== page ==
Having diabetes or prediabetes in midlife is associated with a greater risk for cognitive decline later in life, according to a study published in Annals of Internal Medicine.
Approximately 10 percent of the U.S. population has type 2 diabetes, putting them at risk for several adverse health outcomes, including dementia. Cognitive decline is a precursor to dementia. Hemoglobin A1c (HbA1c) level is a measure of the average circulating glucose level in the blood over the preceding 2 to 3 months and studies have shown an association between HBA1c level and cognitive scores in those with diabetes.
Researchers studied 13,351 adults aged 48 to 67 years to determine whether diabetes in midlife is associated with 20-year cognitive decline and to characterize long-term cognitive decline across clinical categories of HbA1c. Diabetes status and cognitive function were established at baseline and cognitive function was assessed periodically during the 20-year follow-up. The researchers found significantly greater cognitive decline among adults with diabetes and prediabetes than those without diabetes at baseline, and those with longer-duration diabetes were found to have greater cognitive decline.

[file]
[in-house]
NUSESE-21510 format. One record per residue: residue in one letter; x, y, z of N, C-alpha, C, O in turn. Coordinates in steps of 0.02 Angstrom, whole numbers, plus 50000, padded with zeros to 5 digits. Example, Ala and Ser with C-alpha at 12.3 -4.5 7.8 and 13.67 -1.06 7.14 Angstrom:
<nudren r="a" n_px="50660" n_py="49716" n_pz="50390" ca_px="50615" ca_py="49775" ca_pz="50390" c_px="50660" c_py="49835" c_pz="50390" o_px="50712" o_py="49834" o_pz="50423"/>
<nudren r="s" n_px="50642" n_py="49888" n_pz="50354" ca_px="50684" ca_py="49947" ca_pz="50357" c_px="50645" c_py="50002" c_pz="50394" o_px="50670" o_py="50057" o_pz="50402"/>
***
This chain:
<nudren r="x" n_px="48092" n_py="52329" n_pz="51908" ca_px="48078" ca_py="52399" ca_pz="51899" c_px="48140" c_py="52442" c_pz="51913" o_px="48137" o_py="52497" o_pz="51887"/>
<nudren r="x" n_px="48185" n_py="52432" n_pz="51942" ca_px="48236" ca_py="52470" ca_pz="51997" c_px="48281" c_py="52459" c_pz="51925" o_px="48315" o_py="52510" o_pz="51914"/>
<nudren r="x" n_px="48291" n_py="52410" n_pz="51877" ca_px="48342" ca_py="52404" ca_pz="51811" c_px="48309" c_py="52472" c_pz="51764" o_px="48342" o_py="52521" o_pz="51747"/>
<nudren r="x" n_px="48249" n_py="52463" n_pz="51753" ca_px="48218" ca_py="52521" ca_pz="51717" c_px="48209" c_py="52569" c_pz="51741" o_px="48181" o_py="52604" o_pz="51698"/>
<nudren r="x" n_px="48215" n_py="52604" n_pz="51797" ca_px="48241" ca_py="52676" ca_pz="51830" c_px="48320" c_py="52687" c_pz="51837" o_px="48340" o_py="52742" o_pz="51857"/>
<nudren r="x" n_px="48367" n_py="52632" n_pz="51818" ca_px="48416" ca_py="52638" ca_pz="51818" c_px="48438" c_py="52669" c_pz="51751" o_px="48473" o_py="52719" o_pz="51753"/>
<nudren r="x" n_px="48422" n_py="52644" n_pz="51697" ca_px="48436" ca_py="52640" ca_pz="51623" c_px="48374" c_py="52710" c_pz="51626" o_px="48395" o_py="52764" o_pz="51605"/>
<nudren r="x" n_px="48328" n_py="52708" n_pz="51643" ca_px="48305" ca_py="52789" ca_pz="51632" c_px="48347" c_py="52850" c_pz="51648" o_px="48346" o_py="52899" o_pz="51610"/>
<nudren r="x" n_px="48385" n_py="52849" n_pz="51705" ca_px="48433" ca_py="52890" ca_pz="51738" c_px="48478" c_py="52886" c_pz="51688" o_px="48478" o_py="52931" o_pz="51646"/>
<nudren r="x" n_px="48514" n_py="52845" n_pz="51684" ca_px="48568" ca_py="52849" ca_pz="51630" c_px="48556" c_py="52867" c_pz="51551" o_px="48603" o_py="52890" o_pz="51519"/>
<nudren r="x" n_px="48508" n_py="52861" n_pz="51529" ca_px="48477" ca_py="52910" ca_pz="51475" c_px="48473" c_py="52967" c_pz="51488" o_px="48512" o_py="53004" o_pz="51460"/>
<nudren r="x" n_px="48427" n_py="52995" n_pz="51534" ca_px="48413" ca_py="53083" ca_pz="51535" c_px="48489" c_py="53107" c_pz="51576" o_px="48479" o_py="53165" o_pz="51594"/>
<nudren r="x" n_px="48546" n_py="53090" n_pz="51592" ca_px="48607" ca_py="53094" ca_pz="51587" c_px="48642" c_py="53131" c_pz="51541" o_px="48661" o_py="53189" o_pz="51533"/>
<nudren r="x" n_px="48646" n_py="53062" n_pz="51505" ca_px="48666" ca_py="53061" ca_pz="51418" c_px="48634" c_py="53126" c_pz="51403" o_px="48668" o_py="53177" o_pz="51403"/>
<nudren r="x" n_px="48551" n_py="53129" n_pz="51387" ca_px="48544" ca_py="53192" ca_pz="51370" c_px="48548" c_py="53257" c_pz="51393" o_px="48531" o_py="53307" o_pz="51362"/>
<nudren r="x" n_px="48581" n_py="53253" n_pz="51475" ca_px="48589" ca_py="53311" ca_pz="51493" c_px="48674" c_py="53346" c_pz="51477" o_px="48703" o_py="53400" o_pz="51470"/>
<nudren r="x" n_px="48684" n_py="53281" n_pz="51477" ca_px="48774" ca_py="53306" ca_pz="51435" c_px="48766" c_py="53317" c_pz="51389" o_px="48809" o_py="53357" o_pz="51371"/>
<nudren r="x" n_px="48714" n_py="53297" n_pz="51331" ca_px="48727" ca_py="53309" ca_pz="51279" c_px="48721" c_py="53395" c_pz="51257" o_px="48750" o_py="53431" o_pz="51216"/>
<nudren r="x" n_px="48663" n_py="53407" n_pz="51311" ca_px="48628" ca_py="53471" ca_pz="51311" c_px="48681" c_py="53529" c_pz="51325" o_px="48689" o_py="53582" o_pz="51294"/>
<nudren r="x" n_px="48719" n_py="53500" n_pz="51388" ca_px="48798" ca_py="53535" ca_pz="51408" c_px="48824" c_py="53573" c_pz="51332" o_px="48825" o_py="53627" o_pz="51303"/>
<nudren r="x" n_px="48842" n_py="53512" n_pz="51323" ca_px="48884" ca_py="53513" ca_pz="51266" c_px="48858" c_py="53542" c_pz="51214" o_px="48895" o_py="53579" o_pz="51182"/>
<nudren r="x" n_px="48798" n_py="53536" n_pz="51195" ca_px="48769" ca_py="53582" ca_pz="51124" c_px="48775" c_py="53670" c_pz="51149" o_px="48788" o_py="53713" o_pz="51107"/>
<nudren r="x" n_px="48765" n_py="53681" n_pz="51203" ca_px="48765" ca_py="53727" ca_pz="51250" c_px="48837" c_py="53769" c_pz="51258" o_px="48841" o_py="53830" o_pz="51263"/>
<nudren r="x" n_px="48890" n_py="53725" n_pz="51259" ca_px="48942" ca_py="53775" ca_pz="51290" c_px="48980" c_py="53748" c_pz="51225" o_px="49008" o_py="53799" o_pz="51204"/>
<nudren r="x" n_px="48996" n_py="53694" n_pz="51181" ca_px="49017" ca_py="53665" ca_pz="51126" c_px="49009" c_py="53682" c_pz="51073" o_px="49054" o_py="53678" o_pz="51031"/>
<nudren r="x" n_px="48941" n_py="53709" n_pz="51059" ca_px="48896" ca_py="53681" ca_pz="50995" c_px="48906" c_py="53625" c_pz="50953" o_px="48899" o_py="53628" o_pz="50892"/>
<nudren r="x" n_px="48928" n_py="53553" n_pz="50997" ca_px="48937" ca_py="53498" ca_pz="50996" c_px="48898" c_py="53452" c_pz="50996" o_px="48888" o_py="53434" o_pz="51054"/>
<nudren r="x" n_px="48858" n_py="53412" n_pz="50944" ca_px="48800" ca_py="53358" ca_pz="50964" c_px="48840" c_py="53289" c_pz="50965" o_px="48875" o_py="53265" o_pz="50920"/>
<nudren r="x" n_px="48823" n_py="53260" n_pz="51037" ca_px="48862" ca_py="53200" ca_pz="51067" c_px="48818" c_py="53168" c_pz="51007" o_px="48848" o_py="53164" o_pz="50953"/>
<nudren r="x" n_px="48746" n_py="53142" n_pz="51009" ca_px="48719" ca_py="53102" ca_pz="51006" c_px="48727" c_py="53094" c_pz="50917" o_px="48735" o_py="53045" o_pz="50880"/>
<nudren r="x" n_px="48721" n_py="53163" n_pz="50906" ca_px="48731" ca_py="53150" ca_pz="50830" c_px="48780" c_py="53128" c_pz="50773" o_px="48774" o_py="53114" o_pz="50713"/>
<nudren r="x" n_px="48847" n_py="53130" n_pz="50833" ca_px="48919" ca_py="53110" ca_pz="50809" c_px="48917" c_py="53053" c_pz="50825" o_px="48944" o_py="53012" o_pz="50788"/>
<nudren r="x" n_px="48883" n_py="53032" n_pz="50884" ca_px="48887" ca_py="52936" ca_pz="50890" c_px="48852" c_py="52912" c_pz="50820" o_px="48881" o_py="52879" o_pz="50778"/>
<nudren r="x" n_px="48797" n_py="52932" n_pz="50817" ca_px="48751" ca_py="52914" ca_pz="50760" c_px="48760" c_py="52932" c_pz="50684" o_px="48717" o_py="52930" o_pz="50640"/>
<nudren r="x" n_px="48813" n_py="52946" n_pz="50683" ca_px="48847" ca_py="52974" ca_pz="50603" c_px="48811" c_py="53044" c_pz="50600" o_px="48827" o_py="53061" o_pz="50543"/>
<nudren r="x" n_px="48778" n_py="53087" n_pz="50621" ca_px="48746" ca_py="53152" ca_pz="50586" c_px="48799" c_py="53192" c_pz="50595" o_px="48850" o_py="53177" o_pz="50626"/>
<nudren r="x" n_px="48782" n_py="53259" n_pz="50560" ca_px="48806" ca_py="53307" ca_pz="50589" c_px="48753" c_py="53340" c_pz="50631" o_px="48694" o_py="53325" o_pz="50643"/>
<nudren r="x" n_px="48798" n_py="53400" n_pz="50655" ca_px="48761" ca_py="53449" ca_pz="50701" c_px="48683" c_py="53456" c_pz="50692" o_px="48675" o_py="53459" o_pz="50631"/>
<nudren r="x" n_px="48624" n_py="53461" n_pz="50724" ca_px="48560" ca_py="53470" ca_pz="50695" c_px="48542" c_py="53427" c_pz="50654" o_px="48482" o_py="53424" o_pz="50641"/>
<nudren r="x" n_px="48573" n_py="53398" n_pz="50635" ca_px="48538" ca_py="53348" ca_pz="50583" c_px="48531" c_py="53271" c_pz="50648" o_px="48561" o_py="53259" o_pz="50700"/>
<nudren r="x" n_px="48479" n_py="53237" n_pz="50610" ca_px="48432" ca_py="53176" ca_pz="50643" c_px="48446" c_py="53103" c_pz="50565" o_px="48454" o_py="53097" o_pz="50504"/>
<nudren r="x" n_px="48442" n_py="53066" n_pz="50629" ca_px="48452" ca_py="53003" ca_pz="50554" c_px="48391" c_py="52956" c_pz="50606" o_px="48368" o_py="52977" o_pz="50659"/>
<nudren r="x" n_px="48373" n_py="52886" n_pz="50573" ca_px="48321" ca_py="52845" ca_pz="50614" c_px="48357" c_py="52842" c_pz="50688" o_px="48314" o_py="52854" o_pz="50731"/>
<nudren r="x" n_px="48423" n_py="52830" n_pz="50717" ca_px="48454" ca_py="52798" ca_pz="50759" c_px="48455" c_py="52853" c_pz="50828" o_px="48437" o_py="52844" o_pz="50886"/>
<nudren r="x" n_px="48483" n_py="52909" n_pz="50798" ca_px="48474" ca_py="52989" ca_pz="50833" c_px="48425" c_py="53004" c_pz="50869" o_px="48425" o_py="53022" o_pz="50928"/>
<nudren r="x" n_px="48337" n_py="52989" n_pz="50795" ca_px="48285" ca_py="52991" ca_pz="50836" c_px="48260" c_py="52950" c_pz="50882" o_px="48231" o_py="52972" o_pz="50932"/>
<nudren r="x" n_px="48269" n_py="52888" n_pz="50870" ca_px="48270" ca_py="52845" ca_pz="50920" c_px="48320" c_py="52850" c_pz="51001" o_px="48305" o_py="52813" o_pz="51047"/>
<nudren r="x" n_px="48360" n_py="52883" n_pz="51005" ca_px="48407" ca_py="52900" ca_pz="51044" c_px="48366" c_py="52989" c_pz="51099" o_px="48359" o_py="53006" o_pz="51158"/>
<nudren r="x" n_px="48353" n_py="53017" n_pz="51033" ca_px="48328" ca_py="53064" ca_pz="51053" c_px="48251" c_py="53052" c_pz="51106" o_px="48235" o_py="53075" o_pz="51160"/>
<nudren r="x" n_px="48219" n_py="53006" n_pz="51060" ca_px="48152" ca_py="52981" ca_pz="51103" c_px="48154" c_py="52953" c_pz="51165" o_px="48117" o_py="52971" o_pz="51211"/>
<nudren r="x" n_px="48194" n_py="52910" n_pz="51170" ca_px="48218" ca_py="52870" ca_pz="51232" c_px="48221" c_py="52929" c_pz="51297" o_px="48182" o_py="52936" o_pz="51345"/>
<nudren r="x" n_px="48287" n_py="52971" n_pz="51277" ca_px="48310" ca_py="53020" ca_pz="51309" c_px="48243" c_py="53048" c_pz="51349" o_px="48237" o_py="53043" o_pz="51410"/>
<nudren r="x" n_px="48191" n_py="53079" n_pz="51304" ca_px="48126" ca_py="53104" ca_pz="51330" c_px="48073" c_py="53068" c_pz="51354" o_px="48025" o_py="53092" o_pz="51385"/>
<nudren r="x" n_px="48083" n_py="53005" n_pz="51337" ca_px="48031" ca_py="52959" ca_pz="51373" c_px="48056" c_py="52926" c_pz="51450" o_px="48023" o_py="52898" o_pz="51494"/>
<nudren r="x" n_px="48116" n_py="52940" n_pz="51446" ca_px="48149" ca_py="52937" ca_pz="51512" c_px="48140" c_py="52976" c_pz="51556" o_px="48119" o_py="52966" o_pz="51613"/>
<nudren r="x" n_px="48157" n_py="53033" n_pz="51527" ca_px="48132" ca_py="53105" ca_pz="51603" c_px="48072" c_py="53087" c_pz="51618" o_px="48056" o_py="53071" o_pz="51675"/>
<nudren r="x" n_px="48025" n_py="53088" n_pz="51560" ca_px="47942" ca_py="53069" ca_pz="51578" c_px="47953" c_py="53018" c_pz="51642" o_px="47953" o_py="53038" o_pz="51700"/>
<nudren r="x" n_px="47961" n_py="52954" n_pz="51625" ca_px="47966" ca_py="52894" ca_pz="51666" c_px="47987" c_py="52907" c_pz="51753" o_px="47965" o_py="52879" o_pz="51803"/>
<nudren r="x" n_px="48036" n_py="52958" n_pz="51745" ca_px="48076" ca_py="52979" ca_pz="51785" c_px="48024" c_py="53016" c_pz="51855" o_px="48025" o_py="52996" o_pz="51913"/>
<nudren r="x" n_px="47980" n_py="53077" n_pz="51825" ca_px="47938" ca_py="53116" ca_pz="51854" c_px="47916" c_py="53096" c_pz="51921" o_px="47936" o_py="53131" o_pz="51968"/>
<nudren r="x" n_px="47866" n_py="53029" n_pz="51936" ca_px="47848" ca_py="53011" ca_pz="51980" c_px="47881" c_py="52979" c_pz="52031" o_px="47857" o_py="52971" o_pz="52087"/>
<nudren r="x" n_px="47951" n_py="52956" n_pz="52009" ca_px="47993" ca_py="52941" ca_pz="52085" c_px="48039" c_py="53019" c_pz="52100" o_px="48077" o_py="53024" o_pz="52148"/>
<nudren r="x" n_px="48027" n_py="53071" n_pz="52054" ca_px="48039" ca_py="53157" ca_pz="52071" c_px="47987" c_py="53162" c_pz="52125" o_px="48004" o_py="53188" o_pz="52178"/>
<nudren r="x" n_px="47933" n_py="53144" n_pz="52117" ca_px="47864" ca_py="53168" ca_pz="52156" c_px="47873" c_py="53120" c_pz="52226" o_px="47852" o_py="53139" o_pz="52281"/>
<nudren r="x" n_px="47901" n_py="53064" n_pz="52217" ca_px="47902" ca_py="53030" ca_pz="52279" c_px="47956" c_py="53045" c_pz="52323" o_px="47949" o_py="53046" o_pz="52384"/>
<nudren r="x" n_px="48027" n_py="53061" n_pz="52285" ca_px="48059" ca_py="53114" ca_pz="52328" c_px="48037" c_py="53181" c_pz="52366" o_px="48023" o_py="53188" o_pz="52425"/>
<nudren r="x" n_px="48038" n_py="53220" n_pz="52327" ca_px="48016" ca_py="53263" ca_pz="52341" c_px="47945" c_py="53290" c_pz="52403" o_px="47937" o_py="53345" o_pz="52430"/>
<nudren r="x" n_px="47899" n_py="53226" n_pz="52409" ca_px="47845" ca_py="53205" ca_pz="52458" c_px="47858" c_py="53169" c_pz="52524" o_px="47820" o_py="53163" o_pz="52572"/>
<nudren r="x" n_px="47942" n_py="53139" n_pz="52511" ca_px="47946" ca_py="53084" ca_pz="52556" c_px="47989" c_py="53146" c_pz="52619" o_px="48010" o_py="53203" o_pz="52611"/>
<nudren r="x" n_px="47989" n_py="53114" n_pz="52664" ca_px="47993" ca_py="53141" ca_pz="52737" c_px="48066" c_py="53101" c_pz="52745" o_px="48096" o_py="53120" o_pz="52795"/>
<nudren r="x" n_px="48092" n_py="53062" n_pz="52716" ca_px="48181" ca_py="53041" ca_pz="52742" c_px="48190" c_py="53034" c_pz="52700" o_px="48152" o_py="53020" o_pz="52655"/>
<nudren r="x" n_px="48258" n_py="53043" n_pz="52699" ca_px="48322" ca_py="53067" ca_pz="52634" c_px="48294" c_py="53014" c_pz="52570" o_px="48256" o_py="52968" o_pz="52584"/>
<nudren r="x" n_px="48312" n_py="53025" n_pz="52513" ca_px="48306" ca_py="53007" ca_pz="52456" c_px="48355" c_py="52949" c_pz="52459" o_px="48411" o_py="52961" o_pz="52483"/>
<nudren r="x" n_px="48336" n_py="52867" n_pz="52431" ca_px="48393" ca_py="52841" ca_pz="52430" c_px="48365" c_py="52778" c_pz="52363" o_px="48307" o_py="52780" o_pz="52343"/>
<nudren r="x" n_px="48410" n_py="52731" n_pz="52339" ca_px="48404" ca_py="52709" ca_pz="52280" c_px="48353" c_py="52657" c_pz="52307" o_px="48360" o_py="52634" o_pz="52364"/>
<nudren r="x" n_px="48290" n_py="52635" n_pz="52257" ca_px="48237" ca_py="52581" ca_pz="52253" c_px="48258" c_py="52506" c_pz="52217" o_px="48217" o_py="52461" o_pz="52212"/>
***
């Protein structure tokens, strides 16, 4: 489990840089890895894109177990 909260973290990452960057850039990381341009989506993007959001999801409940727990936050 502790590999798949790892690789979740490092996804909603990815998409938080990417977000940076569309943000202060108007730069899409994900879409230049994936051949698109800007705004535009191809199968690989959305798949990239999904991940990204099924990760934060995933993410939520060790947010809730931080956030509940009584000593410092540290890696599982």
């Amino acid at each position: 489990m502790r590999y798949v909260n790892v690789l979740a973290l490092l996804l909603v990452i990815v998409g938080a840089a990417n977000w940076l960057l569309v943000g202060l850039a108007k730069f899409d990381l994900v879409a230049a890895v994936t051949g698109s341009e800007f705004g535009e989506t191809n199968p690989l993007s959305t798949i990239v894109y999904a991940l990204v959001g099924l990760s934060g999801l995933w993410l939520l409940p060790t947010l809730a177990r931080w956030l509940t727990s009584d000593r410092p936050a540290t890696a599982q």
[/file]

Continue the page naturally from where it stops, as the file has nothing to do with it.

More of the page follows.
Article: Diabetes in Midlife and Cognitive Change Over 20 Years: A Cohort Study, A.M. Rawlings, A.R. Sharrett, A.L.C. Schneider, J. Coresh, M. Albert, D. Couper, M. Griswold, R.F. Gottesman, L.E. Wagenknecht, B.G. Windham, and E. Selvin, Annals of Internal Medicine, doi: 10.7326/M14-0737, published 1 December 2014.